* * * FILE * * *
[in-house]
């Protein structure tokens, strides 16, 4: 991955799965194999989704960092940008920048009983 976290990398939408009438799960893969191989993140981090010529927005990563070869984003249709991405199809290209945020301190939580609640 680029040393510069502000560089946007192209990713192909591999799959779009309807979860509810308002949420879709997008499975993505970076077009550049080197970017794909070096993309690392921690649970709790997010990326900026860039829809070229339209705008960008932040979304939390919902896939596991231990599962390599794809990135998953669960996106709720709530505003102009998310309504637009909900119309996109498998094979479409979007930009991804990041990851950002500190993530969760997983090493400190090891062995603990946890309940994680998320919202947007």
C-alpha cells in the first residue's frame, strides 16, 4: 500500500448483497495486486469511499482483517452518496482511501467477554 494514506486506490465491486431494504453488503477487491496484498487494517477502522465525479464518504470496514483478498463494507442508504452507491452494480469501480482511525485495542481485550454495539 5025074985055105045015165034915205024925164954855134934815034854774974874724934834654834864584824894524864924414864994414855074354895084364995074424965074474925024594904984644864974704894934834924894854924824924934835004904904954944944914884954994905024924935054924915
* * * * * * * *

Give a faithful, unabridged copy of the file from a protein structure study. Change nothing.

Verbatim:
[in-house]
């Protein structure tokens, strides 16, 4: 991955799965194999989704960092940008920048009983 976290990398939408009438799960893969191989993140981090010529927005990563070869984003249709991405199809290209945020301190939580609640 680029040393510069502000560089946007192209990713192909591999799959779009309807979860509810308002949420879709997008499975993505970076077009550049080197970017794909070096993309690392921690649970709790997010990326900026860039829809070229339209705008960008932040979304939390919902896939596991231990599962390599794809990135998953669960996106709720709530505003102009998310309504637009909900119309996109498998094979479409979007930009991804990041990851950002500190993530969760997983090493400190090891062995603990946890309940994680998320919202947007």
C-alpha cells in the first residue's frame, strides 16, 4: 500500500448483497495486486469511499482483517452518496482511501467477554 494514506486506490465491486431494504453488503477487491496484498487494517477502522465525479464518504470496514483478498463494507442508504452507491452494480469501480482511525485495542481485550454495539 5025074985055105045015165034915205024925164954855134934815034854774974874724934834654834864584824894524864924414864994414855074354895084364995074424965074474925024594904984644864974704894934834924894854924824924934835004904904954944944914884954994905024924935054924915